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Susan B. Anthony

Happy 200th birthday to the woman who dared

Feb 15, 2020
Photo courtesy of the Susan B. Anthony Museum & House

Three years before Susan B. Anthony and a small group of women cast their ballots for president in Rochester in 1872 in an audacious act of defiance that jump-started the women’s suffrage movement, she addressed a gathering in Detroit on the cause.

“Susan B. Anthony looked down upon a fair audience at Young Men’s Hall last evening, though the majority went there, just as people every day go into menageries, to see how the animal looked,” was how the Detroit Free Press led its report of the event.

Susan B. Anthony Museum & House / Facebook

Over 1,000 people packed the Joseph A. Floreano Rochester Riverside Convention Center on Wednesday night for the Susan B. Anthony birthday celebration dinner.

The event commemorates modern women who continue the legacy of the women’s suffrage leader.

Grammy Award-winning producer and activist Tena Clark was this year’s keynote speaker. 

This year, the Susan B. Anthony Museum and House is celebrating the 100th anniversary of the passage of the 19th Amendment, which gave women the right to vote. 2020 also marks suffragist Susan B. Anthony’s 200th birthday and the 75th anniversary of the museum.

To mark these historic occasions, the museum has invited music producer, author, and civil rights activist Tena Clark as this year’s keynote speaker for its birthday dinner celebration. Clark has worked with music legends including Aretha Franklin, Natalie Cole, Patti LaBelle, and many more. We talk with her about her career and the impact of women in music, and we have a broader discussion about the state of women’s rights in 2020. Our guests:

  • Deborah Hughes, executive director of the Susan B. Anthony Museum and House
  • Tena Clark, music producer, author, and civil rights activist

Greg Cotterill

About 2,000 people braved bitterly cold temperatures and snow for a rally and march in Seneca Falls on Saturday.

The event was part of three days of activities designed to “inspire all Americans to take an active role in democracy," encourage eligible voters to get out the vote and honor the legacy of women in leadership.

Thousands gathered in cities across the country Saturday as part of the nationwide Women's March rallies that focused on issues such as climate change, pay equity, reproductive rights and immigration. 

Max Schulte/WXXI News

Organizers say this year, Rochester and the Finger Lakes region will be the center of the celebration of the 100th anniversary of the passage of the 19th Amendment, when the U.S. recognized women's right to vote.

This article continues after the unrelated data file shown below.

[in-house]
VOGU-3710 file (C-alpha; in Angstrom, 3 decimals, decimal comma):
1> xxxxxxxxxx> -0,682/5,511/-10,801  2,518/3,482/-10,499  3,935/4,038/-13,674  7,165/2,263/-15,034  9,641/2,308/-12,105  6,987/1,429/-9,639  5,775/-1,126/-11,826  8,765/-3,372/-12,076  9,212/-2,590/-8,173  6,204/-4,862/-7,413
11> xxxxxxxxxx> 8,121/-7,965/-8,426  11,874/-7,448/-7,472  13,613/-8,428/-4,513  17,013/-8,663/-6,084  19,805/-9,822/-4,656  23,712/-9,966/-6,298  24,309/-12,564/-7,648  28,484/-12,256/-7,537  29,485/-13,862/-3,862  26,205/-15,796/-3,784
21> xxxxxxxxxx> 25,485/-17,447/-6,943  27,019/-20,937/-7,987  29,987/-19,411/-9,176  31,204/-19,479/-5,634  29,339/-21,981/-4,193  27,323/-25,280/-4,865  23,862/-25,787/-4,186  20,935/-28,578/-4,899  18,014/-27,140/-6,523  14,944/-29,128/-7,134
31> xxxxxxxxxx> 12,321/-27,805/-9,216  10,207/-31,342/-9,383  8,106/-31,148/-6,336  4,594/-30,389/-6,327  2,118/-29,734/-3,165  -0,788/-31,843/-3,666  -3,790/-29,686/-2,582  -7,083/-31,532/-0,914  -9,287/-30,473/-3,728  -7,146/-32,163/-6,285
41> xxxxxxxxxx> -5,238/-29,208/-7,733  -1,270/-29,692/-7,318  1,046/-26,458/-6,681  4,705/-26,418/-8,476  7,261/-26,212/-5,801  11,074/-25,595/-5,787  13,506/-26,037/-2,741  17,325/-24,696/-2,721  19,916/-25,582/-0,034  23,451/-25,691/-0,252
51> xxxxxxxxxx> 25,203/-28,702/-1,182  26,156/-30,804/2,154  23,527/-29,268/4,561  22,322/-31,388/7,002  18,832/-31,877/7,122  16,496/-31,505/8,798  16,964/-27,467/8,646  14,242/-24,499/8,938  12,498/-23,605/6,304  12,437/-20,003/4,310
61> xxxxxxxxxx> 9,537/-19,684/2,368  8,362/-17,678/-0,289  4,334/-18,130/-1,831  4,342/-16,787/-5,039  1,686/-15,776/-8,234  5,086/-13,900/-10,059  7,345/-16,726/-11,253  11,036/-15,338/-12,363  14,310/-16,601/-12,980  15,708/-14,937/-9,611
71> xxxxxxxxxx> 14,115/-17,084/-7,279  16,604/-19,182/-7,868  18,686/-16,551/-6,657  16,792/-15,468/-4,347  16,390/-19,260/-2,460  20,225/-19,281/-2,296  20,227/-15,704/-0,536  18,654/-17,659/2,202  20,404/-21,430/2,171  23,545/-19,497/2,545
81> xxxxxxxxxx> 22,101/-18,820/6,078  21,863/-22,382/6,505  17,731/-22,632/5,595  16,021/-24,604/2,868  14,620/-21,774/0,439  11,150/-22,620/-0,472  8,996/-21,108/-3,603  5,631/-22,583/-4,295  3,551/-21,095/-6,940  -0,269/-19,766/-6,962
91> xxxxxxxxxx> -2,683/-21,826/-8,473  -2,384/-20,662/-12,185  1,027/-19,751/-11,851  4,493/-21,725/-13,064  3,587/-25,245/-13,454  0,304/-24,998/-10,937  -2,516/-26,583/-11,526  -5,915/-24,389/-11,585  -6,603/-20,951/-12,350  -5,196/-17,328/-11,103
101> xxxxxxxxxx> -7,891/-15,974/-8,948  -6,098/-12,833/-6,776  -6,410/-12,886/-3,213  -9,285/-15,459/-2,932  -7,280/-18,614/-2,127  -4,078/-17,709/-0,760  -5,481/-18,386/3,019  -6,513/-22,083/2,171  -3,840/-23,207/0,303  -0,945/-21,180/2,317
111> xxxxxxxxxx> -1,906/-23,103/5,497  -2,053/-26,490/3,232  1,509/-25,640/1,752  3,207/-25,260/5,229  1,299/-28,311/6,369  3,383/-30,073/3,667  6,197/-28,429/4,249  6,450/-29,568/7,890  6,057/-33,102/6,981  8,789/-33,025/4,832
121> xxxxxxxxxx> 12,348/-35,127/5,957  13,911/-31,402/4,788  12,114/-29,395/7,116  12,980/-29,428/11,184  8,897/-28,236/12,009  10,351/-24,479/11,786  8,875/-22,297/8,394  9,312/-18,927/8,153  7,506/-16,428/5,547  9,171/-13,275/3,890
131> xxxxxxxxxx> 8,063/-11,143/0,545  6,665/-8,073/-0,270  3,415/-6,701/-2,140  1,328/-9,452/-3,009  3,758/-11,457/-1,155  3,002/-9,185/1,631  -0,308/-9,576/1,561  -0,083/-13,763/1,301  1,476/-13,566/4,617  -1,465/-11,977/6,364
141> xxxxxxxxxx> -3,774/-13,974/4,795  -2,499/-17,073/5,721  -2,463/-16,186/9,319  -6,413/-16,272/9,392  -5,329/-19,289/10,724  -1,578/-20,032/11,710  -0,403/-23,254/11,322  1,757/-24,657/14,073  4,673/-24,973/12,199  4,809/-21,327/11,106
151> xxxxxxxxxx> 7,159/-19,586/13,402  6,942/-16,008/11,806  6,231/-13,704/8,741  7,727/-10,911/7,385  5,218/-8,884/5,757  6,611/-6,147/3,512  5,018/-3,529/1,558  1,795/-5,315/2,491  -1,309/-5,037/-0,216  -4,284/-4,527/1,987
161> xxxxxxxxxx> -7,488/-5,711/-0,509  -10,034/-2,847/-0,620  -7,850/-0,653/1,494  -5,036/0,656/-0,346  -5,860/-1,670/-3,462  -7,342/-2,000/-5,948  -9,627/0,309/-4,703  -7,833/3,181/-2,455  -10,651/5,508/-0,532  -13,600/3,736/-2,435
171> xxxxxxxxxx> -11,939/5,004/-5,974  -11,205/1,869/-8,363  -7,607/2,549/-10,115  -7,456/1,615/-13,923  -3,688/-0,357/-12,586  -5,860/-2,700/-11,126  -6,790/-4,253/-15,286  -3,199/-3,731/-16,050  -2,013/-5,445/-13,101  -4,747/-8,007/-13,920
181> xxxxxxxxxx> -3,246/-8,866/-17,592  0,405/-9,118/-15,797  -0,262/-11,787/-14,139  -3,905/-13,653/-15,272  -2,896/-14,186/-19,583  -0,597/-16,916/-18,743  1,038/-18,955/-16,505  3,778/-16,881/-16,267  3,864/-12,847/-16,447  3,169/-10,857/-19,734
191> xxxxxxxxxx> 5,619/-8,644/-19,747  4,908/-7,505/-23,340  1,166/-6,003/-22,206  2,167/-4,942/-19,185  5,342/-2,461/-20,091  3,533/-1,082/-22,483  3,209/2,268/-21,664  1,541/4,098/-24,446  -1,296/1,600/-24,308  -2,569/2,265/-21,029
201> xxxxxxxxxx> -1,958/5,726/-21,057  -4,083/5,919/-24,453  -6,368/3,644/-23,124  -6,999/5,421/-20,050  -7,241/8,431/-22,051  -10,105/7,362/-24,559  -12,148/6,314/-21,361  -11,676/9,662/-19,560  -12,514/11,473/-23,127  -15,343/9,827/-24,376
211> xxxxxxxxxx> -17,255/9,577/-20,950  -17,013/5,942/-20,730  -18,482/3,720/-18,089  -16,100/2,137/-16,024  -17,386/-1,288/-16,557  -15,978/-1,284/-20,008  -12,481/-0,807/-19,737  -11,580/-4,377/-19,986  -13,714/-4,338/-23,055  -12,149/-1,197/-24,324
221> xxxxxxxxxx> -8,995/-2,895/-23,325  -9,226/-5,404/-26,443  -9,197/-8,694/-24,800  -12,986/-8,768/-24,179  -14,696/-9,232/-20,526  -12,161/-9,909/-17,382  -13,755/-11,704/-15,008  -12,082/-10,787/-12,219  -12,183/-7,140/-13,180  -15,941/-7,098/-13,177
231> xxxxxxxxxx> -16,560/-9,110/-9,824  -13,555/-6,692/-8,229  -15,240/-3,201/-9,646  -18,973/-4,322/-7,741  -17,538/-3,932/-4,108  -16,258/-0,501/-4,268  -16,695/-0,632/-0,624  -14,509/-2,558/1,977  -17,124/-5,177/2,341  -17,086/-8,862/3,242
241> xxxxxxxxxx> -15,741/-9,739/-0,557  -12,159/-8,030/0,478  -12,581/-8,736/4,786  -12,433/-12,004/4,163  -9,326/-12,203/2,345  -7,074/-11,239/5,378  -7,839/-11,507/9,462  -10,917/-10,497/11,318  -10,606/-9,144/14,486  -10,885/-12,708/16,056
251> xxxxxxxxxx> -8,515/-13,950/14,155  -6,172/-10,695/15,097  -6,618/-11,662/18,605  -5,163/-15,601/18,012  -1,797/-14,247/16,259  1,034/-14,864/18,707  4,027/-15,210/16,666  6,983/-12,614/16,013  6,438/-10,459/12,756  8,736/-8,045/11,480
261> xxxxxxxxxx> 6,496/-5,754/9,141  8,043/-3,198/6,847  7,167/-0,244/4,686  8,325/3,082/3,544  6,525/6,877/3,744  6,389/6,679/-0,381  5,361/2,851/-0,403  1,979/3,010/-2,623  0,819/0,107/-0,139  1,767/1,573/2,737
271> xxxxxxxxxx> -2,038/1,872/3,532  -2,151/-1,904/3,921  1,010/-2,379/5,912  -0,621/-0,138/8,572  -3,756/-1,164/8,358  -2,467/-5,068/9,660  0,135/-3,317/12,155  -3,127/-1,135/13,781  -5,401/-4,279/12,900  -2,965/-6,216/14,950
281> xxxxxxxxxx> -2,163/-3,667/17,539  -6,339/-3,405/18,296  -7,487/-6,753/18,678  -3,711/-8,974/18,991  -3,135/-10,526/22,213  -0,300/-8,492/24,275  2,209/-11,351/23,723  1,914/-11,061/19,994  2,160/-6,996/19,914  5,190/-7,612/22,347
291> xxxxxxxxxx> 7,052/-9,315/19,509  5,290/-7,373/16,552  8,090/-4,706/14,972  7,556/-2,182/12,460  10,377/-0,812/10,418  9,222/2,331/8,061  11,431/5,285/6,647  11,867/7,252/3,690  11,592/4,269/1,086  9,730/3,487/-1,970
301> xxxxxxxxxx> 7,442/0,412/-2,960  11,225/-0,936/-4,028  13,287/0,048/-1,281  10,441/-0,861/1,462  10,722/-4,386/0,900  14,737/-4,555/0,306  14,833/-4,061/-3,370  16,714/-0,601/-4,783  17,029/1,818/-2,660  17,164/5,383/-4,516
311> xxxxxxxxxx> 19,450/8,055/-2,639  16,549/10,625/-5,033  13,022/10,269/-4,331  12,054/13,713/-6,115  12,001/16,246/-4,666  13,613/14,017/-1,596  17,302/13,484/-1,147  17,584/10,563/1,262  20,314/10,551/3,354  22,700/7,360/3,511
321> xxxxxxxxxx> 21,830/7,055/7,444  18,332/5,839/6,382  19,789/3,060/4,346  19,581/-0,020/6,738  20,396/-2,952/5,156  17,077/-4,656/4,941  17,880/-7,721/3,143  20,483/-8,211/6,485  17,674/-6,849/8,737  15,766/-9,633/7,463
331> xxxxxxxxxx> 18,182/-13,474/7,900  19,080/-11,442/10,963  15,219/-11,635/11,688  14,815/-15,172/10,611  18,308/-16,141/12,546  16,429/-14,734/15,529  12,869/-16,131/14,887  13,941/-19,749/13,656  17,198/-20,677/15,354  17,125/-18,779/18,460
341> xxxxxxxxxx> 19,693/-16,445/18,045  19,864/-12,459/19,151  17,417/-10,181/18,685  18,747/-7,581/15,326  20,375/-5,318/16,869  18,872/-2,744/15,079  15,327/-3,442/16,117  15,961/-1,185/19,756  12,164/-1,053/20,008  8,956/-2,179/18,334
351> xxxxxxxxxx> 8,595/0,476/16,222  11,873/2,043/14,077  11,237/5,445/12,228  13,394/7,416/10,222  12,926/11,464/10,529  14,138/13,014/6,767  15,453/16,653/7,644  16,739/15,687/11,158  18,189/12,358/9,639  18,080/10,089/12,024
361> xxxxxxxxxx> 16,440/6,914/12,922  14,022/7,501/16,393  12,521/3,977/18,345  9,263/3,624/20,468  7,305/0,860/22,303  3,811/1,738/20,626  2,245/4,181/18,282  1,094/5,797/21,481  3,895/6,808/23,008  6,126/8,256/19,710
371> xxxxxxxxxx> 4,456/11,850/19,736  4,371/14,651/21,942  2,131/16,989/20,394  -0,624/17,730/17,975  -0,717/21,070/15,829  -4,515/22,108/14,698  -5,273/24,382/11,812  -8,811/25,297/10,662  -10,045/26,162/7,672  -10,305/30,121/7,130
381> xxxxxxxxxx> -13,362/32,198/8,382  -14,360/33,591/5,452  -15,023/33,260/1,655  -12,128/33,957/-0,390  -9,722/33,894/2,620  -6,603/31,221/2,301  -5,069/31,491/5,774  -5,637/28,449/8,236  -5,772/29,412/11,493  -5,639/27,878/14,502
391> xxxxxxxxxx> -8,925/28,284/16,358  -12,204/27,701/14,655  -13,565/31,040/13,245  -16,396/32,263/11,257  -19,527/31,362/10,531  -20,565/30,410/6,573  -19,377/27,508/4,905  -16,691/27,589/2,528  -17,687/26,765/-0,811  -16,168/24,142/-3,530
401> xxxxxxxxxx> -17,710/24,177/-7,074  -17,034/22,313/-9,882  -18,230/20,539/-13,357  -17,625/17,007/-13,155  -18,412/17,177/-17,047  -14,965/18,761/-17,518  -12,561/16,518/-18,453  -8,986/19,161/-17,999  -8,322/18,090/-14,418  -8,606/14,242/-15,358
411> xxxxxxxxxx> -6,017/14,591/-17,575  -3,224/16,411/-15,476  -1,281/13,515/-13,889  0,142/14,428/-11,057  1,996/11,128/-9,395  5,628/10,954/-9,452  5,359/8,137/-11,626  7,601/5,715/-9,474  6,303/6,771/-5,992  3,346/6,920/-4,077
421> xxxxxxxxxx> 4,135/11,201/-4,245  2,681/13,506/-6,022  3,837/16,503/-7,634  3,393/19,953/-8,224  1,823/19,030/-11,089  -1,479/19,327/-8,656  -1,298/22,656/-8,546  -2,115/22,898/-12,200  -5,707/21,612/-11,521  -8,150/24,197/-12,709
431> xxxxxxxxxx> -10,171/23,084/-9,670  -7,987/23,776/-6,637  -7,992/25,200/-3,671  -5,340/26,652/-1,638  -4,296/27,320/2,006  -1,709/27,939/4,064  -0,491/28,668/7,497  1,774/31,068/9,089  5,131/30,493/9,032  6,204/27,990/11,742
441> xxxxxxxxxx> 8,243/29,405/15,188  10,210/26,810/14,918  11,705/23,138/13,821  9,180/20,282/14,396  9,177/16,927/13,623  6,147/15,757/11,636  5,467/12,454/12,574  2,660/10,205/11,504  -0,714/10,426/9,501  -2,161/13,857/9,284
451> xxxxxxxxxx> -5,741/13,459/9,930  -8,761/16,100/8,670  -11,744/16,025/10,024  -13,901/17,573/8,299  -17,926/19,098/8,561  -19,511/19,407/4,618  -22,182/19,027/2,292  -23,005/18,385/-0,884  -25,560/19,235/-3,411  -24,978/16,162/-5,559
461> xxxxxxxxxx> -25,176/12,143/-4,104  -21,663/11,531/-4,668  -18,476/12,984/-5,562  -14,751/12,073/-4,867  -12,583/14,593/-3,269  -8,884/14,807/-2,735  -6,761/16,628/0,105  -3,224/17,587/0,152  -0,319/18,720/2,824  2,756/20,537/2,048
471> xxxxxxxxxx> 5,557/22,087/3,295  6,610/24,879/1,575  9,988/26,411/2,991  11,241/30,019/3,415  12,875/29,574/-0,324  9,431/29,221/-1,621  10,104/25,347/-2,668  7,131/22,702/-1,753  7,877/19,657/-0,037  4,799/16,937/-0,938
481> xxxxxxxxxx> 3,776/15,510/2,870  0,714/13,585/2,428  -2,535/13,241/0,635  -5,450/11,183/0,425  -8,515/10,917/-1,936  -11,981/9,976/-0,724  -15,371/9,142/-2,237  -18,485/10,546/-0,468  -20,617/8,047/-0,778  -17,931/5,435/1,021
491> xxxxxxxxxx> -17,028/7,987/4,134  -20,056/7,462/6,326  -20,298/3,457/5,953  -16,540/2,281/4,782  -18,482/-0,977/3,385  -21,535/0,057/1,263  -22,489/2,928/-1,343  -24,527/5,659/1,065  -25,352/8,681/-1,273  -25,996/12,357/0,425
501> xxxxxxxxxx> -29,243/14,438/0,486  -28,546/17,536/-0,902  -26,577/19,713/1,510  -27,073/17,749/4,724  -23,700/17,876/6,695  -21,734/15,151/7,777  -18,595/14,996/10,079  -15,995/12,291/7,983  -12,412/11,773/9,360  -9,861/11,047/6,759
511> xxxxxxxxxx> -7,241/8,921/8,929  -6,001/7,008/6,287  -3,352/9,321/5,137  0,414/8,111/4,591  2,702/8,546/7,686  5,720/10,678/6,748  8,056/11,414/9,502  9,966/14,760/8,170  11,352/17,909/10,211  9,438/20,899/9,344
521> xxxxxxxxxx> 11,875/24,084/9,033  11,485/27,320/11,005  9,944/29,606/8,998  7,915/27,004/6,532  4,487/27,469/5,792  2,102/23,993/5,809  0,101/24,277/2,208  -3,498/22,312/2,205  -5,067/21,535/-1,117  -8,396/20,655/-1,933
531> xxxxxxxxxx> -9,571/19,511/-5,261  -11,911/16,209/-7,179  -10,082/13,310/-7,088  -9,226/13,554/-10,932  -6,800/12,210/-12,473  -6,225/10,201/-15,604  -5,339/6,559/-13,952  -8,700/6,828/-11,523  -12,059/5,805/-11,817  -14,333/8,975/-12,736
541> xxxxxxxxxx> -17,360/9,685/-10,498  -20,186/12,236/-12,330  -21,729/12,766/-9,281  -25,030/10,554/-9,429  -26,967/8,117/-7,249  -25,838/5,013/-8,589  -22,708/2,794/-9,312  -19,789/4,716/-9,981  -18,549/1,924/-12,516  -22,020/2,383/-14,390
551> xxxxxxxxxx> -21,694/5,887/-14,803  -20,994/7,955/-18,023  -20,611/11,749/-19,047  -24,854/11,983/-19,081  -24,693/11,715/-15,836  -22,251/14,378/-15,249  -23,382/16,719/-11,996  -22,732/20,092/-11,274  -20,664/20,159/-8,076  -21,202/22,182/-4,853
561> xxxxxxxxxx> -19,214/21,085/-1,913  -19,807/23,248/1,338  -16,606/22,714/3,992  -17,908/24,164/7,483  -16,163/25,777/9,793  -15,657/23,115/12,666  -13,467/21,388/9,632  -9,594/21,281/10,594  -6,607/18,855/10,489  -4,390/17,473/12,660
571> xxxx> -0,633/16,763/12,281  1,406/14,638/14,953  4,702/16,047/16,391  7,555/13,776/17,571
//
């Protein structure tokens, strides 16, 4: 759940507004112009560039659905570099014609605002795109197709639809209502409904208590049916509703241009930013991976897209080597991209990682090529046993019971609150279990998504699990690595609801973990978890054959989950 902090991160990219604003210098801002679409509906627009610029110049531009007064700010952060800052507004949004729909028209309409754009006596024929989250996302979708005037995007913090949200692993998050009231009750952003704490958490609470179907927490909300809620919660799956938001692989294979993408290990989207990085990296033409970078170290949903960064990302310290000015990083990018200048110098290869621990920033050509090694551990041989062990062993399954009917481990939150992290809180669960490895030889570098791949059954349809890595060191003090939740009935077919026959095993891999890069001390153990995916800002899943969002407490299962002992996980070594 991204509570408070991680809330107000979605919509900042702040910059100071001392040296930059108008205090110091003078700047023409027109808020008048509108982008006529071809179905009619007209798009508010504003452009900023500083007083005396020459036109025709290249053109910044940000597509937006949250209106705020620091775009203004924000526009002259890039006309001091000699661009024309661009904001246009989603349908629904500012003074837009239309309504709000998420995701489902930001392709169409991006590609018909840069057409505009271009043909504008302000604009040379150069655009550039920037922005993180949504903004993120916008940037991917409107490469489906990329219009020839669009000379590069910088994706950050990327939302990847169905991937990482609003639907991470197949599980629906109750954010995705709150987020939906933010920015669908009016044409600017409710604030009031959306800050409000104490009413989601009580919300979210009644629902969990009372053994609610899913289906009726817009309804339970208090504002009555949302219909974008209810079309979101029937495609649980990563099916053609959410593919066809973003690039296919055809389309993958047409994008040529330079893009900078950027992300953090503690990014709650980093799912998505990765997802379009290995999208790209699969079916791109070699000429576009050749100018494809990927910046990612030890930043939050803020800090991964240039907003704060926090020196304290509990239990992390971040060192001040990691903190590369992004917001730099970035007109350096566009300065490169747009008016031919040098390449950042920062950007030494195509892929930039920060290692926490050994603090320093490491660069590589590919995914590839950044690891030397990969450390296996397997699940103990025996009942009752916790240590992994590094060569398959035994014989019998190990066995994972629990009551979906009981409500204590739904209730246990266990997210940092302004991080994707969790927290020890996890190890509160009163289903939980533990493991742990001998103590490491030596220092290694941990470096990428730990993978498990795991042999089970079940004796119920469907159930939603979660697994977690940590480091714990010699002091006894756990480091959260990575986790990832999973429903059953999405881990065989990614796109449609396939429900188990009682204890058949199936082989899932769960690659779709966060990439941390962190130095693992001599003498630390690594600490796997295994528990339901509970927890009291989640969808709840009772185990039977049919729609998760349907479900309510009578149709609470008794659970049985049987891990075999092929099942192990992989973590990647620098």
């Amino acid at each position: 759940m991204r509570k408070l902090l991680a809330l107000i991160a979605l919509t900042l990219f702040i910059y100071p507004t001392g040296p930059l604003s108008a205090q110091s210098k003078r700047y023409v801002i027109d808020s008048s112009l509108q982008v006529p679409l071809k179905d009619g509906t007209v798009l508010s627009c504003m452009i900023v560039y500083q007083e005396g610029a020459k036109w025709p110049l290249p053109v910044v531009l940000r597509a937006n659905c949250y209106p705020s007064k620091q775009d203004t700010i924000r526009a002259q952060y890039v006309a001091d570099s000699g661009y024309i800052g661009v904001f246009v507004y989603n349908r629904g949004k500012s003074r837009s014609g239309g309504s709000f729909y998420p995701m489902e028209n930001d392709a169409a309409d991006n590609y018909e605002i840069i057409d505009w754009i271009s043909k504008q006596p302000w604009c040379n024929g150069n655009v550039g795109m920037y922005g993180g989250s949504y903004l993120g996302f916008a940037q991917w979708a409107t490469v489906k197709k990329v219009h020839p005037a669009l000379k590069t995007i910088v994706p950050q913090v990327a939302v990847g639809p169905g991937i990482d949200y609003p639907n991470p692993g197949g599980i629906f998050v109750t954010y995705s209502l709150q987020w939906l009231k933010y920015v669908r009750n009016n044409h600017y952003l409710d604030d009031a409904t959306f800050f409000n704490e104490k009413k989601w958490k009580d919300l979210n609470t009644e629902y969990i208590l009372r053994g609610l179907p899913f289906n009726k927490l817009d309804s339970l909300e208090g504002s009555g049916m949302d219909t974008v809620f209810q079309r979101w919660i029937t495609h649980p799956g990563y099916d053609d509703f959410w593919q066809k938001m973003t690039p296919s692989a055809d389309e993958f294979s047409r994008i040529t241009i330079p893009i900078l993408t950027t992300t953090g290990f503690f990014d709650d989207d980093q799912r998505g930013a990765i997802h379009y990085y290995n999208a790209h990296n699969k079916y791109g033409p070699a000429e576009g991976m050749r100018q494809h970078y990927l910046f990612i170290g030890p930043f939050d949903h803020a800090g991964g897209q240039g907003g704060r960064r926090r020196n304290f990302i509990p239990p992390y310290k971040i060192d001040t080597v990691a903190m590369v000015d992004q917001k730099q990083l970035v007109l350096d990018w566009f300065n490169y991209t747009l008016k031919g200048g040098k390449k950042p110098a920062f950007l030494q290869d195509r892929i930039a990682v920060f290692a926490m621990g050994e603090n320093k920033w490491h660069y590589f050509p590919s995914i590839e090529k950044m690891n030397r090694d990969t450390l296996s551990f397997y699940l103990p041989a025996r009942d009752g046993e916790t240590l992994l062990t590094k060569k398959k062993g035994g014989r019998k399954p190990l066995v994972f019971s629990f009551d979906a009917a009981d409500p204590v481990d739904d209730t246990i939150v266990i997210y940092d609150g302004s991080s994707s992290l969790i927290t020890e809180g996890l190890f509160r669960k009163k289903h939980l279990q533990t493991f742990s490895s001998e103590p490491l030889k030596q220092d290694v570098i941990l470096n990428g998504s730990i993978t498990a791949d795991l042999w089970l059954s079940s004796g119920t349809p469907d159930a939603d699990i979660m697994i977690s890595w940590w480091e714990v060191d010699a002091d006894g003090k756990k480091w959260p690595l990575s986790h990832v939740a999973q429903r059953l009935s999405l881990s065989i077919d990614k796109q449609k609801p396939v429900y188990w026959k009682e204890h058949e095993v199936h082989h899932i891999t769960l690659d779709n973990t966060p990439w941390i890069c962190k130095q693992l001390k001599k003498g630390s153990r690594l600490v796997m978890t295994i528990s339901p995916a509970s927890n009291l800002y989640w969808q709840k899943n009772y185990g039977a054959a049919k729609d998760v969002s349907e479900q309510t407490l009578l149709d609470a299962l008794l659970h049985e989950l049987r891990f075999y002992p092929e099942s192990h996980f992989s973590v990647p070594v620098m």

2020 is also the 200th birthday of Susan B. Anthony.  Deborah Hughes, president and CEO of the National Susan B. Anthony Museum & House, says the suffrage leader's work is not a conversation about the past; it remains relevant today when voter access is still an issue.

Susan B. Anthony Museum & House/Facebook

The annual Rose Parade in Pasadena, California included a connection to Rochester on New Year’s Day. Members of the Susan B. Anthony Museum & House took part in one of the floats, and it won an award.

The float called “Years of Hope, Years of Change,” was a call to inspire Americans to remember the women who paved the way for a woman’s right to vote. The float won the 'theme award’ for most outstanding presentation of the Rose Parade Theme. This year’s overall parade theme was The Power of Hope, celebrating the influence of optimism and hope.

Among the hundreds of shows in the KeyBank Rochester Fringe Festival lineup this week is one called, "Suffragettes Unite!"

The performer is jazz singer Ann Mitchell. She doesn't sing in this show, but speaks the words delivered by suffrage leaders Susan B. Anthony, Elizabeth Cady Stanton, and other women, including Sarah C. Owen.

"She was just another woman, like you or myself, that was at the convention,” Mitchell said. “She was part of the movement."

Beth Adams / WXXI News

Two local women are using a yarn installation to create a thread from Rochester's social activism past to today.

Today, Corinthian Street near the intersection of State and Main streets is nothing more than a hotel parking lot.  But in the mid-19th century, it was the site of Corinthian Hall, where crowds gathered to hear social activists like Frederick Douglass and Susan B. Anthony speak.

Author Jane Plitt worries that Martha Matilda Harper's remarkable story has been lost to history.

"Her story needs to be held up in the same way that George Eastman is," said Plitt, "as a representative of using business for social change."

Harper, with the help of her intelligence, determination, and floor-length hair, rose from the servant class to worldwide entrepreneur, and her rags-to-riches story started in Rochester.

In 1888, the same year George Eastman unveiled the Kodak camera, Harper, a Canadian immigrant, opened her beauty shop in the Powers Building.

Beth Adams/WXXI News

The newest in the fleet of tugboats on the Erie Canal was christened Friday in honor of women’s suffrage leader Elizabeth Cady Stanton.

In the 19th century, the canal was like the interstate highway of the day. It was frequently the path traveled between Seneca Falls and Rochester as Cady Stanton and her fellow suffragists coordinated their campaign for women’s rights.

At Friday morning's dedication at Corn Hill Landing in Rochester, Cady Stanton's great-great-granddaughter, Coline Jenkins, said tugboats are a metaphor for the life's work of her historic ancestor.

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